Open Source making a lot of headway in the mobile market
cmw.osdude 120000QT77 Visits (3862)
Open Source on mobile devices growing
A study by OpenLogic generated a few press releases,
which are all being spun in the various directions that people spin
such things. Being a hands-on kind of guy I'm not content to just watch
the spin... I've got to give it a little of my own.
The first piece of information is that mobile apps are making heavy use of open source. This makes complete sense to me. Rapid development is a core value of mobile applications. Making applications that can run well across platforms is also desireable. Open Source projects help in both of those areas. They are also freely available, which is helpful if you are giving away your application, or selling it for a dollar or two at a time. Since mobile platforms are new, there's not all of the legacy baggage that we have in the desktop environment. ("We have always used the XYZ program here and our people would melt into a steamy puddle if they used something different.") Without that restriction it seems that open source becomes a very accessible option.
The second observation is that there seems to be a lot of license violations in applications that use open source components. To me this shows that a lot of developers are just ignorance about the licensing of open source tools and the correct way to intergrate proprietary code with open source. Remember, open source is not the same as public domain. In public domain items they have passed out of ownership and have become a sort of public property. I can do pretty much anything that I want with something in the public domain. I can remix it; I can resell it; I can build on it. However, open source is a little difference. The creators of an open source product retain ownership of the project. In many cases they allow it to be used freely, provided that it is handled in compliance with their conditions. In most cases the primary restriction is that if you alter the code for your own purposes that you make those changes publicly available to the community.
I think the confusion really comes in on how people code things. If I create my application by recoding an open-source project, then I really need to open my code. However, it's perfectly possible to use an open-source project while legally creating a proprietary application. I just need to make sure that the open source code is parallell to my project and not embedded into it. In other words, I should be able to draw a solid line between everything that was open source and everything that was mine. Ideally, my code should adhere to standards well enough that if you go and get all open components yourself and add my code it will all work. The devil is always in the details and you would be aware of what is in an open source license before you develop with it. However, this stuff is pretty clearly presented. In fact, many of the open source licenses are intentially easily read so that you can easily comply.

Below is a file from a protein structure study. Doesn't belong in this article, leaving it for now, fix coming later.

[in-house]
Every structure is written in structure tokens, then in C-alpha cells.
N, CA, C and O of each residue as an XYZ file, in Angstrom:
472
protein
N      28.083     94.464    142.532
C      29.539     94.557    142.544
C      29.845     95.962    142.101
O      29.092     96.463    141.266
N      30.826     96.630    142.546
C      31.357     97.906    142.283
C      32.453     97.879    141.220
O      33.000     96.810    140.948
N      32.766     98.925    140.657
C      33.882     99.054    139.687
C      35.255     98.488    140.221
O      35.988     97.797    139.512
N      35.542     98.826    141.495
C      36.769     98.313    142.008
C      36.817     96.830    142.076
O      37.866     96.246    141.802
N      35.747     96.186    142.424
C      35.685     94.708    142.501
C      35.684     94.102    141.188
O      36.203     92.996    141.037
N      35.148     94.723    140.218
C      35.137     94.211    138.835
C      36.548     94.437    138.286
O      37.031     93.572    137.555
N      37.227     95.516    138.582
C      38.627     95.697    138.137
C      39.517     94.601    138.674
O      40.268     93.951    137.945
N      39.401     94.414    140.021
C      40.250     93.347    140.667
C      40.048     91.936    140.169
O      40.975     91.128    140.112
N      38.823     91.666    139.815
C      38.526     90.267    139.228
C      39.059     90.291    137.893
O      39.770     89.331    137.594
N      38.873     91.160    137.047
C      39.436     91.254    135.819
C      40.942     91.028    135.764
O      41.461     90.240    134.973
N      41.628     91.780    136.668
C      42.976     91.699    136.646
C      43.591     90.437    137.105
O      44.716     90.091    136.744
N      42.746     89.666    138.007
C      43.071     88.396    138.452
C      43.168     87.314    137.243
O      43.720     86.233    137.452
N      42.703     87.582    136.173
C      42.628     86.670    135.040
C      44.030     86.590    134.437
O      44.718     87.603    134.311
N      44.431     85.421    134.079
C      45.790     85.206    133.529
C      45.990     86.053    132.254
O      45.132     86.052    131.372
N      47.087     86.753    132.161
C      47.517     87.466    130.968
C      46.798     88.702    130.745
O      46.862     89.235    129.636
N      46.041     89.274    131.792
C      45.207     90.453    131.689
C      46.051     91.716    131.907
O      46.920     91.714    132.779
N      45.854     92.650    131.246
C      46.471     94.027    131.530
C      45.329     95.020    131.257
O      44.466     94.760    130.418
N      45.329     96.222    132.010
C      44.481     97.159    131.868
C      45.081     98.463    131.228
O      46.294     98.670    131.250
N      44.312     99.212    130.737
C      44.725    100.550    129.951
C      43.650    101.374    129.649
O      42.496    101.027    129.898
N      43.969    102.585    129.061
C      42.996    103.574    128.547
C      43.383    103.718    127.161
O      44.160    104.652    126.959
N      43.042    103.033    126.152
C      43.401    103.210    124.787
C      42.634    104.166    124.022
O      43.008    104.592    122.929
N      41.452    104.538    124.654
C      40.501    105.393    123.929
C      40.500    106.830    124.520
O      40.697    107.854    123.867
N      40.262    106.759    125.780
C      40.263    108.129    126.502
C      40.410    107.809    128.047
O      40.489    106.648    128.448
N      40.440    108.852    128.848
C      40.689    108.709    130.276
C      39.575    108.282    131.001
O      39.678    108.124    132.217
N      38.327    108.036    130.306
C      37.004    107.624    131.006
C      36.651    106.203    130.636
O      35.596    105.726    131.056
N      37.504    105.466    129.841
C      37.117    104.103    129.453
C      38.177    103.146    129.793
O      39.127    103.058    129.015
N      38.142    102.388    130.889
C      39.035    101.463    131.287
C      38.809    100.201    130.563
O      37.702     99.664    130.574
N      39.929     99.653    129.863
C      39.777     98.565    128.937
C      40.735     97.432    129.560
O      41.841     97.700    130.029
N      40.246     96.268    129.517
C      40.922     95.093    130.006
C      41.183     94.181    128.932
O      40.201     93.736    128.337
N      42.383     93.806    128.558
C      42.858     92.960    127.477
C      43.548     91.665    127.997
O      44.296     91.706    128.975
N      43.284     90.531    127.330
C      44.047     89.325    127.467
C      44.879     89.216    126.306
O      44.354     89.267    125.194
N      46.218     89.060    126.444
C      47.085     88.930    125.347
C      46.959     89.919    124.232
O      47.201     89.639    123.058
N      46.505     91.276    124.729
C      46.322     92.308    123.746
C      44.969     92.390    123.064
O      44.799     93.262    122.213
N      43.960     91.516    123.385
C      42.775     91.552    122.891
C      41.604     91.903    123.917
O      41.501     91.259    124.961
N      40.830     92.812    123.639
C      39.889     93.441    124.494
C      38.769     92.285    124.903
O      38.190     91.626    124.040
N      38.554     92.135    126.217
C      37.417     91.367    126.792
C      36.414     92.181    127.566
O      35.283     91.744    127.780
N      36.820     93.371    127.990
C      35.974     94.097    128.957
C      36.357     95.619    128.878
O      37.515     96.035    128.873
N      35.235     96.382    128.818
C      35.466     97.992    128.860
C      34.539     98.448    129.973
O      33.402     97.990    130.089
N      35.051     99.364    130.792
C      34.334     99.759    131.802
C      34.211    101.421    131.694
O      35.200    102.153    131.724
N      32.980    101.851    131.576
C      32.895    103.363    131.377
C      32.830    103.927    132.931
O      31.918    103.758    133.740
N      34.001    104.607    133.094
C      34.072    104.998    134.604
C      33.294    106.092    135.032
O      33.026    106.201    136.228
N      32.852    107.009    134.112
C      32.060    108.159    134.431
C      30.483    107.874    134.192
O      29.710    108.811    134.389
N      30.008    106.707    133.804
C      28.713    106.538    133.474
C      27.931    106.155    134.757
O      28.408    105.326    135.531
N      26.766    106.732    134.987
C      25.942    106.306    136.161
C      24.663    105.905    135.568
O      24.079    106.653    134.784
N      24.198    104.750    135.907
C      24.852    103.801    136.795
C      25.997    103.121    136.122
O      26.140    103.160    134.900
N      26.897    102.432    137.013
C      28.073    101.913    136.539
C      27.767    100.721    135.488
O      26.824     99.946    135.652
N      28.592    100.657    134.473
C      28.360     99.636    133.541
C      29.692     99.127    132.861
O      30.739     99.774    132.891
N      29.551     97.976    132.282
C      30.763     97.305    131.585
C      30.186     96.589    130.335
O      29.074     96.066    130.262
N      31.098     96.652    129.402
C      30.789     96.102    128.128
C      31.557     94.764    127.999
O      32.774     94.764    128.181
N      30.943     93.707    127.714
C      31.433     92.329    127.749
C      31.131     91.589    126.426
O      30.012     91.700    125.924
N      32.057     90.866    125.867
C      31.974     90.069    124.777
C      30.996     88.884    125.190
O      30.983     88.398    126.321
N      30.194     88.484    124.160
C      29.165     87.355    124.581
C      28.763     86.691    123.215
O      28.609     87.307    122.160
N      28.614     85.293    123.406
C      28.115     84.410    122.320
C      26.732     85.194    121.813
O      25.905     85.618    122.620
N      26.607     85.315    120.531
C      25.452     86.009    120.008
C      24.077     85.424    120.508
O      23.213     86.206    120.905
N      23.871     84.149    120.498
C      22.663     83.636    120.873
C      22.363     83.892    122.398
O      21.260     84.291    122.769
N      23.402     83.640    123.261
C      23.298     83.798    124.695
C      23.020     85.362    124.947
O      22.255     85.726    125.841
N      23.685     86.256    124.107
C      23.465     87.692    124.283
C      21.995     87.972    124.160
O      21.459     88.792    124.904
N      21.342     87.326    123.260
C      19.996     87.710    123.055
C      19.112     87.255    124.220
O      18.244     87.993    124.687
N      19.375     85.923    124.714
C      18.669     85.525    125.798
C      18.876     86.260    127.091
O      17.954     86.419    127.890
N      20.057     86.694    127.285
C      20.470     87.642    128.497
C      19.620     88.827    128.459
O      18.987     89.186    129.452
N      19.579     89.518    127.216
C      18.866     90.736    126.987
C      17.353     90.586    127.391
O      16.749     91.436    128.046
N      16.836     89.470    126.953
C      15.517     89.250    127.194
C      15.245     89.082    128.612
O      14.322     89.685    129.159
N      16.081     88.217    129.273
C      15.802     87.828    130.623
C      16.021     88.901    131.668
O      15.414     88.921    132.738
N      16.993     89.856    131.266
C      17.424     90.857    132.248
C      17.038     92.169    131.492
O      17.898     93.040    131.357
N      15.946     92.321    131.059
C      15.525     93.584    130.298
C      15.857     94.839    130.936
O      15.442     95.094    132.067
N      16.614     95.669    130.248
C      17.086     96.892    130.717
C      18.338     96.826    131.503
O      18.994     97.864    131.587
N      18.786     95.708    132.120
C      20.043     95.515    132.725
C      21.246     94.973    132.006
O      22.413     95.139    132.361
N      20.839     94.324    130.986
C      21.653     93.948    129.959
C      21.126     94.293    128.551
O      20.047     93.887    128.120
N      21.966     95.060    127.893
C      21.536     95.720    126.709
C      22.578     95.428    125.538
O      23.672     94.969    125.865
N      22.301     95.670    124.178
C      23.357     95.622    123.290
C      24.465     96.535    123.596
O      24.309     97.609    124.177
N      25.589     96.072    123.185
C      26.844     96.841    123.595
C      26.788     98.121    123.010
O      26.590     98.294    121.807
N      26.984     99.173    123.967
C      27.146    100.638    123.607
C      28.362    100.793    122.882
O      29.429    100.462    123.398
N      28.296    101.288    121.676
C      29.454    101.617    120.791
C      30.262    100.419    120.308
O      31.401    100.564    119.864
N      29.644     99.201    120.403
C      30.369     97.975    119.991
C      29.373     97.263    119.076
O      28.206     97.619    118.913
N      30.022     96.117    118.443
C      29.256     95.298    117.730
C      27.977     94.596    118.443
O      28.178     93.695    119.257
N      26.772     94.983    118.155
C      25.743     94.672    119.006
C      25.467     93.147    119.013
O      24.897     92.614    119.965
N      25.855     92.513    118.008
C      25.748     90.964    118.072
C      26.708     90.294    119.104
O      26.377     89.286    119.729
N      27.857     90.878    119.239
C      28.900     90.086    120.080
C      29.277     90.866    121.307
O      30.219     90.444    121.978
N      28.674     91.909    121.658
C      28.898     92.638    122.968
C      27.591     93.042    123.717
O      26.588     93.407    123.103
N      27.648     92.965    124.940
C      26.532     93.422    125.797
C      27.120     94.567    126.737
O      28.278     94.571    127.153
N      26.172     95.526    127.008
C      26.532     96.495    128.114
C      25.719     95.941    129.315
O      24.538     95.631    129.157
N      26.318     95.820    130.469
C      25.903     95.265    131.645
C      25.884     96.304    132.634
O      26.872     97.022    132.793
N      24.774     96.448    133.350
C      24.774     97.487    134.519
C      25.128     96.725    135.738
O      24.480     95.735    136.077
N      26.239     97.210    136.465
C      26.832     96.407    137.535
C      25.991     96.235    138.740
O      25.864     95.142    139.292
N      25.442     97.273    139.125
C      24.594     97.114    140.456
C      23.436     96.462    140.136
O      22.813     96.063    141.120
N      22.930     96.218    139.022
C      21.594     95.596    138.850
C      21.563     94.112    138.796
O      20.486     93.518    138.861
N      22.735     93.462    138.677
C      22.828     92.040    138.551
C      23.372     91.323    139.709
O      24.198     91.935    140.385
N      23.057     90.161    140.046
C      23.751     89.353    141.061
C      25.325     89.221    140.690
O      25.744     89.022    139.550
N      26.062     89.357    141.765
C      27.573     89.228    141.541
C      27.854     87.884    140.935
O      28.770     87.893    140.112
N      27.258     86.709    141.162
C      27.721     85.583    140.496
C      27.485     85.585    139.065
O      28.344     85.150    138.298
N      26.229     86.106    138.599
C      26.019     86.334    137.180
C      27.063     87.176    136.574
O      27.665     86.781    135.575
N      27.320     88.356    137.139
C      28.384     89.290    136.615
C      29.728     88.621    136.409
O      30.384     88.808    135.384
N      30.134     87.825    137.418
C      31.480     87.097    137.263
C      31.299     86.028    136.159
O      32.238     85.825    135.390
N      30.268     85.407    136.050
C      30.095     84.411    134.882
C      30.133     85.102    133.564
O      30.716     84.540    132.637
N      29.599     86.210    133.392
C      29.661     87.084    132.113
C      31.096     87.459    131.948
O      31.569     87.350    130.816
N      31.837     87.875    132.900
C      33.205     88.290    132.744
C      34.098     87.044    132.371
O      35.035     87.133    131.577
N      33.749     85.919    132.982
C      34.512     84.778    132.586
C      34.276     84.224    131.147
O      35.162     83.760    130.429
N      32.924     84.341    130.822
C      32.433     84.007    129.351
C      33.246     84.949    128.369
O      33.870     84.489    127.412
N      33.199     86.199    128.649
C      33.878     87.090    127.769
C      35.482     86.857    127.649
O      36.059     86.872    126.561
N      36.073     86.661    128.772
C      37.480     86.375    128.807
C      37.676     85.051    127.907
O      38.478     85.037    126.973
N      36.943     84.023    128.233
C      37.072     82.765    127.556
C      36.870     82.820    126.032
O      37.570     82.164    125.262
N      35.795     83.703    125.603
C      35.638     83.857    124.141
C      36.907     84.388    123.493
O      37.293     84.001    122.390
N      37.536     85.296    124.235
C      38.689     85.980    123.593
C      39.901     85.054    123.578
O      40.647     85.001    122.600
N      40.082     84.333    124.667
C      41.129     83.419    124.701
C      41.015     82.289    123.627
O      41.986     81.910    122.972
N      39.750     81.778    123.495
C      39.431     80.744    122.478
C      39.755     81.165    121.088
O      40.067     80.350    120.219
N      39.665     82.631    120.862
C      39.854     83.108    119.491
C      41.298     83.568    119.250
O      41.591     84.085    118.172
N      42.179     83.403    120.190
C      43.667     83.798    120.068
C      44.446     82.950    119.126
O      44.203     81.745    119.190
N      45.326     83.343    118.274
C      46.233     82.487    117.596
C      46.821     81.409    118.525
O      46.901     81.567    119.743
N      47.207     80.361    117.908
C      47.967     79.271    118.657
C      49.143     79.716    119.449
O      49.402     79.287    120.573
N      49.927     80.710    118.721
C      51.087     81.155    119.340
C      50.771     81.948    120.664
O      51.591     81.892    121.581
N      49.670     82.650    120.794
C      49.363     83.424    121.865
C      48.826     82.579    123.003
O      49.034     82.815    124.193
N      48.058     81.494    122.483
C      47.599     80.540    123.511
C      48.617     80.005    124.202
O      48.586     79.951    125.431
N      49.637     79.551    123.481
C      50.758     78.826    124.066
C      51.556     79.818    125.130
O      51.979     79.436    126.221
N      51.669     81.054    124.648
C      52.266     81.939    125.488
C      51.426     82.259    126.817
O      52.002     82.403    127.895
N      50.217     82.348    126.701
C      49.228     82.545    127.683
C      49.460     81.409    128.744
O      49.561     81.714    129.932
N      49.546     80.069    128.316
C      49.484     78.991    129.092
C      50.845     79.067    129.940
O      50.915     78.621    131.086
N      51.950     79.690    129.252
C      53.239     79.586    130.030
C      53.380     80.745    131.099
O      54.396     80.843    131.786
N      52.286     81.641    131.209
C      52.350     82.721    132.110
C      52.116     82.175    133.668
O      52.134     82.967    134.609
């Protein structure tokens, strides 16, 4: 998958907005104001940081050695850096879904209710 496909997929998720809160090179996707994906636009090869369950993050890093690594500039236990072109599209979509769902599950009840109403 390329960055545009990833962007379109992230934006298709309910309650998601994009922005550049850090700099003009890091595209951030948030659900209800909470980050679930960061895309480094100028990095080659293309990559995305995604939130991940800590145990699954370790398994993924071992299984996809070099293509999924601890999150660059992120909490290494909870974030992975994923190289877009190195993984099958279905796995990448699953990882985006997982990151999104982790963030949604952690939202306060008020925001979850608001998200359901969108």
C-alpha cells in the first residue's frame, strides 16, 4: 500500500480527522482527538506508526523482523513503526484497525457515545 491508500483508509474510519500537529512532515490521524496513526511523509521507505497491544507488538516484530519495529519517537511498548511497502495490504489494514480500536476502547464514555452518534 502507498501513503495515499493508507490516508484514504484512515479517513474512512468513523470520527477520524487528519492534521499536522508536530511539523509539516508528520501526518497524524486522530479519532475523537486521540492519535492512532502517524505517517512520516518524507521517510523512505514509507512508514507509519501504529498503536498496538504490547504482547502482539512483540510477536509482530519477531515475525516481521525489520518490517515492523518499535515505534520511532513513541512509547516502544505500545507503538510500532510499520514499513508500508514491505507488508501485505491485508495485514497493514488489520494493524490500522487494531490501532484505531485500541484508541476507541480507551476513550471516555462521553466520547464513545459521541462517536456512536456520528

I have to bear in mind that the company putting out this information
is in the business of helping companies make themselves compliant when
using open-source projects, so it's to their advantage to leave the
impression that compliance is tricky and sneaky. I just don't think
that's the case. I think that if you care about being compliant then
the information is there. Also, I think that if you were struggling
with the best ways to be compliant with a project that you would find
the project owners easy to work with in figuring out the best way,
provided that you treat them with respect. Isn't respect a small price
to pay for free technology?
Stay tuned for my own DD-WRT experiment
Peter Seebach is going to be back next week with a continued look at the status of Open Source in the real world. In his article he talks a little about the DD-WRT project. I came across this project some time ago. Essentially it allows you to reflash the firmware of compatible routers, replacing their proprietary operating system with a highly-functional Linux. If you have a compatible router you can give it superpowers that would normally require much more expensive equipment. This is an excellent way to breathe new life into an older router.
I had a spare router that I'd gotten from my dad, but it was not compatible. (Yes, some of them are just too weird to be messed with.) Strangely, I'm not one of those guys who has a massive collection of old computer stuff. However, I jumped on eBay while I was in the mood and looked up the model numbers on the DD-WRT site as I went along. I managed to get one that should work for just under $20, delivered to my door. I can't wait to try this. If it works well, I may do the same to my running router. I'm just a little too chicken to do it with my only functioning hardware. (I haven't rooted my Droid either. Maybe some day it will be worth it to me... but not today.)
I'll keep you posted when it comes in. If there is someone out there who has done some cool and interesting things with DD-WRT, I'd love to have some articles about that in developerWorks. Send me a note and we'll talk!